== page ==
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Nebraska Directory Of Nuisance Wildlife Control Professionals

Lincoln, NE

Wildlife Removal Lincoln

Wildlife Removal Lincoln is a full-service wildlife control company serving Lincoln NE and the surrounding area. We specialize in urban and suburban wildlife damage management for both residential and commercial customers. We are state licensed by the Nebraska Fish & Wildlife Commission. We handle nearly all aspects of wildlife control, and resolve conflicts between people and wildlife in a humane and professional manner. For Lincoln pest control of wildlife, just give us a call at 402-858-1951 - yes, we answer our phones 24 hours a day, 7 days a week - and we will discuss your wildlife problem and schedule an appointment to solve it. We look forward to hearing from you!

  • Scratching Noises in Your Attic?
  • Unwanted Wildlife on Property?
  • Problem Bird or Bat Infestation?
  • Digging Lawn or Under House?
  • We Can Solve It!
Many of Nebraska's wild animals have learned to adapt and even thrive in our homes. For example some wildlife have found that attics make great places to live. Other animals find refuge under homes or porches. Invariably, these animals cause damage. Rodents, like squirrels and rats, love to chew on electrical wires once in an attic, and this causes a serious fire hazard. Raccoons can cause serious contamination in an attic with their droppings and parasites. Same goes for bat or bird colonies. We specialize in solving Nebraska's wildlife problems, from snake removal to large jobs like commercial bat control, we do it all.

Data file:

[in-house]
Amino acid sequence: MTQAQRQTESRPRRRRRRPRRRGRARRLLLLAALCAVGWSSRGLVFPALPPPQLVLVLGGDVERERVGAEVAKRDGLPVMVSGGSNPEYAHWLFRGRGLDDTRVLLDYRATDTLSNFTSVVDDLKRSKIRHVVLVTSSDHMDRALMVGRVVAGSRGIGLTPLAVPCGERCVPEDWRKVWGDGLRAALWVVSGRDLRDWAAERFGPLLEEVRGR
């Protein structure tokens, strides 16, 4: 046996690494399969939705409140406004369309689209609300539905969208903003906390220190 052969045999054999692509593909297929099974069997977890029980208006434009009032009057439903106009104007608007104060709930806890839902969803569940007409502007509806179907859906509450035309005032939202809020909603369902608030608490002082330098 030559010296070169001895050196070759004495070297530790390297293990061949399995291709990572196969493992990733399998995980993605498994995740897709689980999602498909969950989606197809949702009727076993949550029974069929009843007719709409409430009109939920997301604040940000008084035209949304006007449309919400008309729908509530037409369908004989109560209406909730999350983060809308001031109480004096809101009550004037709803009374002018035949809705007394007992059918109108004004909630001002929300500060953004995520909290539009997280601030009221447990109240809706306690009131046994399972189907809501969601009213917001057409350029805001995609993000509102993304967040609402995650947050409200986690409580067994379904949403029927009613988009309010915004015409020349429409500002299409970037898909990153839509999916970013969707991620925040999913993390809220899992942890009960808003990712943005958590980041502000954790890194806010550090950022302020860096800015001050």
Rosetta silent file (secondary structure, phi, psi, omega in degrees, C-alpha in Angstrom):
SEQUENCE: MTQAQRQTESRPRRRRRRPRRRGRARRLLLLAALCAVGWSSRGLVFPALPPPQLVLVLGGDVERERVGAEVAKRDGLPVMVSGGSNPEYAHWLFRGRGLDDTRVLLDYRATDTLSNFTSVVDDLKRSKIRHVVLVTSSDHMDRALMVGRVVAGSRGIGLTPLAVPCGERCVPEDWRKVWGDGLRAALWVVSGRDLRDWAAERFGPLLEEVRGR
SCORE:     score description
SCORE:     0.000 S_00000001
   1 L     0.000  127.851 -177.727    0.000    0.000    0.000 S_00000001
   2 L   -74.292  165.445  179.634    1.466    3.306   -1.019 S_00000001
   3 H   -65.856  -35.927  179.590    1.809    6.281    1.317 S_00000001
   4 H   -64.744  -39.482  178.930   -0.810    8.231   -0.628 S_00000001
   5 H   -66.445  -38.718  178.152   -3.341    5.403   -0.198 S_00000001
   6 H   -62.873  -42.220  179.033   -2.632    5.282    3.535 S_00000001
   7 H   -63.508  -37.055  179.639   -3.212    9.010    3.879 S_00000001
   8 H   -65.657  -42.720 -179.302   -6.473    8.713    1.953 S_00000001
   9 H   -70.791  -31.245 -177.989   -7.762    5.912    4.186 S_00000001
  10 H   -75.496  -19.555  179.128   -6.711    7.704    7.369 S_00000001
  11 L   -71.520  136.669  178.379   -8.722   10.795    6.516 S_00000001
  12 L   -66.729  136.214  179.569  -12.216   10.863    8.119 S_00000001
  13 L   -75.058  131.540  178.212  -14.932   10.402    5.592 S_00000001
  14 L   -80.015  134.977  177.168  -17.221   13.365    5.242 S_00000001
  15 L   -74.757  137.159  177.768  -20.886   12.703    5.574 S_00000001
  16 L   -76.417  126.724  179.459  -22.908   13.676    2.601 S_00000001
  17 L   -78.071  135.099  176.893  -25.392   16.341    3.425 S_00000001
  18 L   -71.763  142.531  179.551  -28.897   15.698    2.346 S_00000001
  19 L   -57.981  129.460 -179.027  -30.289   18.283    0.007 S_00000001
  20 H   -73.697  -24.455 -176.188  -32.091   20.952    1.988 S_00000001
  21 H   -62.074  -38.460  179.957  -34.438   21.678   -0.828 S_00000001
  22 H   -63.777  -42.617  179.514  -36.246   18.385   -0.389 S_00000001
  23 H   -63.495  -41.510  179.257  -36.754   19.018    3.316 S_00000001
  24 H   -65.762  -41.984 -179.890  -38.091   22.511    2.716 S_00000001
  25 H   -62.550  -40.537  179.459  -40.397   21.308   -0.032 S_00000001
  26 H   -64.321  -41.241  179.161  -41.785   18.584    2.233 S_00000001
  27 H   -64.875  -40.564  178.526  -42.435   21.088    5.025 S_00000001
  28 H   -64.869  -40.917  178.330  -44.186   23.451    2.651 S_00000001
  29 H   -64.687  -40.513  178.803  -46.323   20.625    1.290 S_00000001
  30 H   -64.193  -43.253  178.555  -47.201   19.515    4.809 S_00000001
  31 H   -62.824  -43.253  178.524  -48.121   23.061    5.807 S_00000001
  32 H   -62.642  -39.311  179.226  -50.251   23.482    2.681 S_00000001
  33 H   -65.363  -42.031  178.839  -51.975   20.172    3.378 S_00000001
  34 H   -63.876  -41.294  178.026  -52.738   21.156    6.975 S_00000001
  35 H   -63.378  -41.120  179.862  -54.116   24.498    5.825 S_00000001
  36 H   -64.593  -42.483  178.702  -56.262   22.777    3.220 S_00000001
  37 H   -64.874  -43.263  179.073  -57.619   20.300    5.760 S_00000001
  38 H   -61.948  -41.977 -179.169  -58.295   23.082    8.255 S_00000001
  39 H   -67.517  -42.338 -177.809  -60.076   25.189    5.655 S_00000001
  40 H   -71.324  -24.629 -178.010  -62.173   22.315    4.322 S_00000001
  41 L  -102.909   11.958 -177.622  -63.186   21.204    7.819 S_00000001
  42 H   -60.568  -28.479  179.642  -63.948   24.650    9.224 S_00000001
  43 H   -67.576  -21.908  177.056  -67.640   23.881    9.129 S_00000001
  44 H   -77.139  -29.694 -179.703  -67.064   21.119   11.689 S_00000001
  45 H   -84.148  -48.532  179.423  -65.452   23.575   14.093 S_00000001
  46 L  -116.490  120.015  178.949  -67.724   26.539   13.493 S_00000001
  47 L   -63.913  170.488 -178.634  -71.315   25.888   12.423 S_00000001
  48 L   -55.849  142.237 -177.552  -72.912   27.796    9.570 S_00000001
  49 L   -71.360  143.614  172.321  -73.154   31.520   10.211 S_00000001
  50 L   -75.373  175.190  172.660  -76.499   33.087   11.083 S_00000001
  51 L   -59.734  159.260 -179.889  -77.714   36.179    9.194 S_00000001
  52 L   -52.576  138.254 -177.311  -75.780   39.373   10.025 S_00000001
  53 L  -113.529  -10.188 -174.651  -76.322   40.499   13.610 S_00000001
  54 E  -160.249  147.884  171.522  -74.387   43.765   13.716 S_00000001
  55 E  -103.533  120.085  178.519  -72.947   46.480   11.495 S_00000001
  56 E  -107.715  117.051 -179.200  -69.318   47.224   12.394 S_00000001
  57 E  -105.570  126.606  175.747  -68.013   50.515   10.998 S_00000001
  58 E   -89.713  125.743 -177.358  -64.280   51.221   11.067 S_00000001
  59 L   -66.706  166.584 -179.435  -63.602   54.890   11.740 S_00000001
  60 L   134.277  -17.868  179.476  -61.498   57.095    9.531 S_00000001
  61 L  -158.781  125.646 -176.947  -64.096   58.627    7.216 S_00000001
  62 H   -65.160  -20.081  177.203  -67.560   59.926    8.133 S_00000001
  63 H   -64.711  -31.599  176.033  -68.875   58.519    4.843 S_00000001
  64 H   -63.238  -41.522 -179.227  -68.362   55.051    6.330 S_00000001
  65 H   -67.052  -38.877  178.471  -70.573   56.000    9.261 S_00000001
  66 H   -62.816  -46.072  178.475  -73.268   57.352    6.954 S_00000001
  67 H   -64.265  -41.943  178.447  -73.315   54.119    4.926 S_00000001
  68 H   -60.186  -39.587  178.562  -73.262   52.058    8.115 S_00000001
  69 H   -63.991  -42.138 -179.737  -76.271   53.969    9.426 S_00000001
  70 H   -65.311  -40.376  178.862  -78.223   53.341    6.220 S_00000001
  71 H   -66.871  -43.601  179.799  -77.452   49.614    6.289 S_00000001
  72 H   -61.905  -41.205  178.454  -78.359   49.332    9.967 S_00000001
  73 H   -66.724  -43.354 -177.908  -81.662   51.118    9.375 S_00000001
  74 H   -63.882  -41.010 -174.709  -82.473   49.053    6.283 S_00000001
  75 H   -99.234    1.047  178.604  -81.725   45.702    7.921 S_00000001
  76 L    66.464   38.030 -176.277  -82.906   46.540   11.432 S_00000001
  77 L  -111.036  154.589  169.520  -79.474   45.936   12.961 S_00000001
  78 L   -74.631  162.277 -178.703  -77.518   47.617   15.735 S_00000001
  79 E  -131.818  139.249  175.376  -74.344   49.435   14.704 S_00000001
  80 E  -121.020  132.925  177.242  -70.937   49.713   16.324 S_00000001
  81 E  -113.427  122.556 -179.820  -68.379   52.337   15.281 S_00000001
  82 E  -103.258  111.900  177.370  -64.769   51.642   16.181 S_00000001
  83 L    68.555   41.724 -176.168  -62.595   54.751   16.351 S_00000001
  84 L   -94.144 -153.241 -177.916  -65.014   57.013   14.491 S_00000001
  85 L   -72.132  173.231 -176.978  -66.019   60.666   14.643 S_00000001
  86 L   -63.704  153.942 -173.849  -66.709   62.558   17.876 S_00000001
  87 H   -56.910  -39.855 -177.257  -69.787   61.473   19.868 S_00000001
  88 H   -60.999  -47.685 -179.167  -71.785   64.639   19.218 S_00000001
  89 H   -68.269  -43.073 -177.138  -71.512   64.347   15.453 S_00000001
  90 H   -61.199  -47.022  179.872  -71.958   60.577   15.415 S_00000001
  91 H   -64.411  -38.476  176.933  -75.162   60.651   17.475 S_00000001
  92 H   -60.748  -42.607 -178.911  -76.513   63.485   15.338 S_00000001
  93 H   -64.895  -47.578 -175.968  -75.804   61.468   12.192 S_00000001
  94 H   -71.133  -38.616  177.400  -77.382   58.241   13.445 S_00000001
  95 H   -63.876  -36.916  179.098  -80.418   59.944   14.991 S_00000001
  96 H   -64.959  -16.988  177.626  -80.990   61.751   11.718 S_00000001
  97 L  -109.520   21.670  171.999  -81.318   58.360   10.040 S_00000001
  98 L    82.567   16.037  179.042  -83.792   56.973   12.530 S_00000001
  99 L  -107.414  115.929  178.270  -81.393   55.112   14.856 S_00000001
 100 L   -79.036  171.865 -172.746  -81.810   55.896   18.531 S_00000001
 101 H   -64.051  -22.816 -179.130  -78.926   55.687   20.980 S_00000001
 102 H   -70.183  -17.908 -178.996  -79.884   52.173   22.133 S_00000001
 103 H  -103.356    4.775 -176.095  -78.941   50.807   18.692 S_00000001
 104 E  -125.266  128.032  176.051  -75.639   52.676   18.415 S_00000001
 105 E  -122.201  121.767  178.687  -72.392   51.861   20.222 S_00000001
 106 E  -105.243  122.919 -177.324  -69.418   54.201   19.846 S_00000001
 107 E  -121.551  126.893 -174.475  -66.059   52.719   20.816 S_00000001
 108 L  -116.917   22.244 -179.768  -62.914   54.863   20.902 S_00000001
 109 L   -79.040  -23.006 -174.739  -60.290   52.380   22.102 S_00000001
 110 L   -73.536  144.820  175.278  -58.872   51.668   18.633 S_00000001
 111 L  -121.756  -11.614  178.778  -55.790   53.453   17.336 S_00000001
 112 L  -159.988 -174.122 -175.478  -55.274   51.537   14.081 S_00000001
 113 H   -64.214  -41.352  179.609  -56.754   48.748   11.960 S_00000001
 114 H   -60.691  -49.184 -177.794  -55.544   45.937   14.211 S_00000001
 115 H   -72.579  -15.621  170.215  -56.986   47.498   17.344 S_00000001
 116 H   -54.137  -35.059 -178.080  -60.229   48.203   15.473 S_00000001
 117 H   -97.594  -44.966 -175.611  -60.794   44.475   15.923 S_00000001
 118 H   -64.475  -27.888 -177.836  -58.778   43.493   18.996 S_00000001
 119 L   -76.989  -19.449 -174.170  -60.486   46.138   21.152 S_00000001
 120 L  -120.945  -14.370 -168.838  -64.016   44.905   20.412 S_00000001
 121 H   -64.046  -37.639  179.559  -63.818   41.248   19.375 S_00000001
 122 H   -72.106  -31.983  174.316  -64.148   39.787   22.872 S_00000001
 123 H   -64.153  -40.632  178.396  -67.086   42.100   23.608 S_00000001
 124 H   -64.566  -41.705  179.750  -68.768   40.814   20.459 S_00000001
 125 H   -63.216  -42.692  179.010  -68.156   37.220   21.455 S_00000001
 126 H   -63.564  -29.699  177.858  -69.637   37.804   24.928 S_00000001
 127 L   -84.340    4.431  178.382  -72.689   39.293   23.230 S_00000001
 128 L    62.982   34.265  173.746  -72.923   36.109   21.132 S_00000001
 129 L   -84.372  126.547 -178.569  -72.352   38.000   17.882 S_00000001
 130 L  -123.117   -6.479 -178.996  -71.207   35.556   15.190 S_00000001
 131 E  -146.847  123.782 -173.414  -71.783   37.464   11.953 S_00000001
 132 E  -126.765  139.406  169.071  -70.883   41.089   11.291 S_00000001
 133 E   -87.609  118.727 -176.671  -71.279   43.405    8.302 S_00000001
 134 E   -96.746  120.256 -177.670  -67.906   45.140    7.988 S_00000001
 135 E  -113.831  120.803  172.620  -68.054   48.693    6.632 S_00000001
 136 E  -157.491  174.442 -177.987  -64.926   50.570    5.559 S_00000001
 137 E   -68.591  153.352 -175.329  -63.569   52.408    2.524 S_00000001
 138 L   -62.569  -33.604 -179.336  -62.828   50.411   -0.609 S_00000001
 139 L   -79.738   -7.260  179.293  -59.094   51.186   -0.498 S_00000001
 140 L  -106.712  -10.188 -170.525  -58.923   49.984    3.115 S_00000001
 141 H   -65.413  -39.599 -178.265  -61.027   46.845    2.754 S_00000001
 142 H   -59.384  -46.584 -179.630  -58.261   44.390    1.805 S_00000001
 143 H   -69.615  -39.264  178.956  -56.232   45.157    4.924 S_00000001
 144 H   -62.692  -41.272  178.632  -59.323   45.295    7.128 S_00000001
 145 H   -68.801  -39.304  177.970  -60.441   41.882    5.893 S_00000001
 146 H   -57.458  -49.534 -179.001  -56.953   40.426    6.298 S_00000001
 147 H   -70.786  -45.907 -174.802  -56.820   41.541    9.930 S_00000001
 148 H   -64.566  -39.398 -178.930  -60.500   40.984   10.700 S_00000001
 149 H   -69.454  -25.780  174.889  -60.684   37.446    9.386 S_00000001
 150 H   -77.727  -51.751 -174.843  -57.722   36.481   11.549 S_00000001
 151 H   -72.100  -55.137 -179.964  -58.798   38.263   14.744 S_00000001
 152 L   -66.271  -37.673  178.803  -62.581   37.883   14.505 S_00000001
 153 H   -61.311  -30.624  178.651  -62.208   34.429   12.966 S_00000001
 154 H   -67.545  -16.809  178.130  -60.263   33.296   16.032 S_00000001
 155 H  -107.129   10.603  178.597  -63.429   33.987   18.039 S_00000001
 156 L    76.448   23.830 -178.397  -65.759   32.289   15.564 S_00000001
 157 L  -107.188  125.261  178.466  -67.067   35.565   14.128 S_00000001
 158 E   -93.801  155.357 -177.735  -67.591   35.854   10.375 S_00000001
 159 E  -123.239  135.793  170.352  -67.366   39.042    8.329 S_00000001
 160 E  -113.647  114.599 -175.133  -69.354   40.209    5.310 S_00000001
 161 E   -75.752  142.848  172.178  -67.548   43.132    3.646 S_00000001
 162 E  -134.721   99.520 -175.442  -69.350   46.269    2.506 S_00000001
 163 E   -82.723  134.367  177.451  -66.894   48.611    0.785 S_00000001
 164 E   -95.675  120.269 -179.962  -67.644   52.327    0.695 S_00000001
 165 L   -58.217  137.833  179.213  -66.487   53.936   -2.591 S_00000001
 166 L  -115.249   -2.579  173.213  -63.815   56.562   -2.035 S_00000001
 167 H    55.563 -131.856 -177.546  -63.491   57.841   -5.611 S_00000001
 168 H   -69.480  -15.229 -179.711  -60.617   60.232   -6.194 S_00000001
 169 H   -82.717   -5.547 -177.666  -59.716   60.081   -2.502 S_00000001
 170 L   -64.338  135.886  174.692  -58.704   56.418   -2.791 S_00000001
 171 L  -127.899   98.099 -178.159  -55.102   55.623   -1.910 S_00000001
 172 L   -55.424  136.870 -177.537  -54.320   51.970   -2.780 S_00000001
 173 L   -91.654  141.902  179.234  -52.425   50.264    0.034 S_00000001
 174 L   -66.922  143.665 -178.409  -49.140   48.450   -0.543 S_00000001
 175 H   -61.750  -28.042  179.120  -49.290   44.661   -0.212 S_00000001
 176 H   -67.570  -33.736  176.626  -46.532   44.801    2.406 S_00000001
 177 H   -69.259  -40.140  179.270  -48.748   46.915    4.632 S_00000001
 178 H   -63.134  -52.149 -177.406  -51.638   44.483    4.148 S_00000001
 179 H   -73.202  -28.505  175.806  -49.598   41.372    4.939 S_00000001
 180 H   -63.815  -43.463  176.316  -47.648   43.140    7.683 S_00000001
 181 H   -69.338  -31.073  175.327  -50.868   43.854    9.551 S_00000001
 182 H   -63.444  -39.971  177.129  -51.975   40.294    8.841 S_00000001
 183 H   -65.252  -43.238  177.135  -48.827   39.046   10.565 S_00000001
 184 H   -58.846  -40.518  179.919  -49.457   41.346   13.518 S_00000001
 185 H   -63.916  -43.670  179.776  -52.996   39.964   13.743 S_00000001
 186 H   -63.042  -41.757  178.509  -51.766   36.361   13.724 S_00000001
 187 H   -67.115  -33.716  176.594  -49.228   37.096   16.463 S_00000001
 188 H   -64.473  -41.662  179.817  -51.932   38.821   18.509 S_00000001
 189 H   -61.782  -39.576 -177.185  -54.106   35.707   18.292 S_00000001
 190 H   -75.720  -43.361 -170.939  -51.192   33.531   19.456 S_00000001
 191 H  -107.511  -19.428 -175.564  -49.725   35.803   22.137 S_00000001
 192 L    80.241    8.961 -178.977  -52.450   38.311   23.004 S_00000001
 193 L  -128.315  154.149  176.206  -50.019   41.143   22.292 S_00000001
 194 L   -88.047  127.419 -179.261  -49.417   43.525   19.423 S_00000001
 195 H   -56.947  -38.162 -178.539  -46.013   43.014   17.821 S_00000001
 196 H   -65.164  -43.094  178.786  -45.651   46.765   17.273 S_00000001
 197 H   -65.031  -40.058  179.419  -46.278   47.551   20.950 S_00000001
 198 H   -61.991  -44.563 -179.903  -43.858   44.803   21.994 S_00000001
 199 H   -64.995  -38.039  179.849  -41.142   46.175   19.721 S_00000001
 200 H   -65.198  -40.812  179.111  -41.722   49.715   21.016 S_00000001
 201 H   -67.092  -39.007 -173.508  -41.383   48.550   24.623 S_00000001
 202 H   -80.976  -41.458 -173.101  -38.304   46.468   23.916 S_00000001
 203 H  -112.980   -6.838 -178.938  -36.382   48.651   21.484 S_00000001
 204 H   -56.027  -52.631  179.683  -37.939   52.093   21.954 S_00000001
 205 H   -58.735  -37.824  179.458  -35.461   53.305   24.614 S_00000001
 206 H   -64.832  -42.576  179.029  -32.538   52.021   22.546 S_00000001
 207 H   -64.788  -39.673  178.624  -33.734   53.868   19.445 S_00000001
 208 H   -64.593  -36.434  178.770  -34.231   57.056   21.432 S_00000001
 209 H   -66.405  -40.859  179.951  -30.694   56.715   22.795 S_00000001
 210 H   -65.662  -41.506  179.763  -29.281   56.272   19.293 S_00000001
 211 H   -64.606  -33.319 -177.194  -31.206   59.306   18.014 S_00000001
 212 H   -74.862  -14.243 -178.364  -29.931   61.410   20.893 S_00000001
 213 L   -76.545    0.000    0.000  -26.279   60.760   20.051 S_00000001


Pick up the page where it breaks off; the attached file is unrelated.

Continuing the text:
We do not handle dog or cat problems. If you need assistance with a domestic animal, such as a dog or a cat, you need to call your local Lancaster county animal services for assistance. They can help you out with issues such as stray dogs, stray cats, spay & neuter programs, vaccinations, licenses, pet adoption, bite reports, deceased pets, lost pets, local animal complaints and to report neglected or abused animals. There is no free Lincoln animal control for wildlife issues.

Lancaster County Animal Services or Humane Society: 402-441-7900

Lincoln Wildlife Removal Tip: How do you know if you have a groundhog under your shed or porch? There are a few little tell-tell-tales that a groundhog has been living in your garden, and one of the most common places you'll find them is under the porch or shed. There's a reason for this - they live in burrows underground with deft hands for digging, and underneath your porch and shed provides the perfect burrow. That gives you your first sign too - any signs of digging. They live underground so they need to get down there somewhere - a hole signifying the entrance to a burrow is one of the most obvious signs you'll see. It's said that the average groundhog can move over ,00kg of soil whilst making their burrow. You may also notice collapsed ground - this could because of the burrows beneath, and your garden could have some rather lunch munch marks taken out of it - they're mostly herbivorous but will eat insects such as snails, grasshoppers and other grubs if they're come across. Usually they'll feast on agricultural crops and berries, wild grasses and other types of fresh and healthy vegetation. Of course, poop and urine are other signs that you may have a groundhog on your land, and your pets may get a little riled up if an altercation occurs. This is rare however - the groundhog is a runner-away-er, not a fighter!